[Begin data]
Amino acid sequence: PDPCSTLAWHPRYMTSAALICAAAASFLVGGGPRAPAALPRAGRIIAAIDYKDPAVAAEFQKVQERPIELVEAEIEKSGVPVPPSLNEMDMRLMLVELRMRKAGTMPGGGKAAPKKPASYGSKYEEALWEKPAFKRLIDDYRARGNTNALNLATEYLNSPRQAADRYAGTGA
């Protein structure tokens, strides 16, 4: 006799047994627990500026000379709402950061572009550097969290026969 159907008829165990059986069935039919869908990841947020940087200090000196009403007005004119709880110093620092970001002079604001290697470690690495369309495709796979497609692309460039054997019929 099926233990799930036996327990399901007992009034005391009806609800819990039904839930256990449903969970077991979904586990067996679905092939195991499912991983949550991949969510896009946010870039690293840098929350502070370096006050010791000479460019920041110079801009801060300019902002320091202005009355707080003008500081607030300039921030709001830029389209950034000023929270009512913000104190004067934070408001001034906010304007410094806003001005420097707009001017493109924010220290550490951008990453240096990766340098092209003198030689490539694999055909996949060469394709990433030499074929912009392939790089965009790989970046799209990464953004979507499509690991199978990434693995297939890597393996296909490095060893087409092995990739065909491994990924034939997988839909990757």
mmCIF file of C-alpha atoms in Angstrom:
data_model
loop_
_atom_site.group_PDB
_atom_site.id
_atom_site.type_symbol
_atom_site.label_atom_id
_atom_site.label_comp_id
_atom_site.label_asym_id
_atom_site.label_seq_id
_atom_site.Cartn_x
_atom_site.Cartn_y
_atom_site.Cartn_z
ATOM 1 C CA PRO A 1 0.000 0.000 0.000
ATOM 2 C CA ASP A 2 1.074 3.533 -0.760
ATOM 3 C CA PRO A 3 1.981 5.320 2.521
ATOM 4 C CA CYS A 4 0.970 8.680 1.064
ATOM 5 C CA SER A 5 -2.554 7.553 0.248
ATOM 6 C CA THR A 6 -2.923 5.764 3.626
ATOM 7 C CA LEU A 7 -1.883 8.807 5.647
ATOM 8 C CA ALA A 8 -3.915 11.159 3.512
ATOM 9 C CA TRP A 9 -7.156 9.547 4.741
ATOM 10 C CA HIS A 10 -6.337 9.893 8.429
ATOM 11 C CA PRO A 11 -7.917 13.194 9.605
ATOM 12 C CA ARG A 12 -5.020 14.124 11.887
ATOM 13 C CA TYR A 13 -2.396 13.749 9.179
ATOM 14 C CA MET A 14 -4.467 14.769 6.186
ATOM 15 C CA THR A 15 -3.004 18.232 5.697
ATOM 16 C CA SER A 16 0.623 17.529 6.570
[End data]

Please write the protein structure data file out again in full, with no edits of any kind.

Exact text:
Amino acid sequence: PDPCSTLAWHPRYMTSAALICAAAASFLVGGGPRAPAALPRAGRIIAAIDYKDPAVAAEFQKVQERPIELVEAEIEKSGVPVPPSLNEMDMRLMLVELRMRKAGTMPGGGKAAPKKPASYGSKYEEALWEKPAFKRLIDDYRARGNTNALNLATEYLNSPRQAADRYAGTGA
């Protein structure tokens, strides 16, 4: 006799047994627990500026000379709402950061572009550097969290026969 159907008829165990059986069935039919869908990841947020940087200090000196009403007005004119709880110093620092970001002079604001290697470690690495369309495709796979497609692309460039054997019929 099926233990799930036996327990399901007992009034005391009806609800819990039904839930256990449903969970077991979904586990067996679905092939195991499912991983949550991949969510896009946010870039690293840098929350502070370096006050010791000479460019920041110079801009801060300019902002320091202005009355707080003008500081607030300039921030709001830029389209950034000023929270009512913000104190004067934070408001001034906010304007410094806003001005420097707009001017493109924010220290550490951008990453240096990766340098092209003198030689490539694999055909996949060469394709990433030499074929912009392939790089965009790989970046799209990464953004979507499509690991199978990434693995297939890597393996296909490095060893087409092995990739065909491994990924034939997988839909990757």
mmCIF file of C-alpha atoms in Angstrom:
data_model
loop_
_atom_site.group_PDB
_atom_site.id
_atom_site.type_symbol
_atom_site.label_atom_id
_atom_site.label_comp_id
_atom_site.label_asym_id
_atom_site.label_seq_id
_atom_site.Cartn_x
_atom_site.Cartn_y
_atom_site.Cartn_z
ATOM 1 C CA PRO A 1 0.000 0.000 0.000
ATOM 2 C CA ASP A 2 1.074 3.533 -0.760
ATOM 3 C CA PRO A 3 1.981 5.320 2.521
ATOM 4 C CA CYS A 4 0.970 8.680 1.064
ATOM 5 C CA SER A 5 -2.554 7.553 0.248
ATOM 6 C CA THR A 6 -2.923 5.764 3.626
ATOM 7 C CA LEU A 7 -1.883 8.807 5.647
ATOM 8 C CA ALA A 8 -3.915 11.159 3.512
ATOM 9 C CA TRP A 9 -7.156 9.547 4.741
ATOM 10 C CA HIS A 10 -6.337 9.893 8.429
ATOM 11 C CA PRO A 11 -7.917 13.194 9.605
ATOM 12 C CA ARG A 12 -5.020 14.124 11.887
ATOM 13 C CA TYR A 13 -2.396 13.749 9.179
ATOM 14 C CA MET A 14 -4.467 14.769 6.186
ATOM 15 C CA THR A 15 -3.004 18.232 5.697
ATOM 16 C CA SER A 16 0.623 17.529 6.570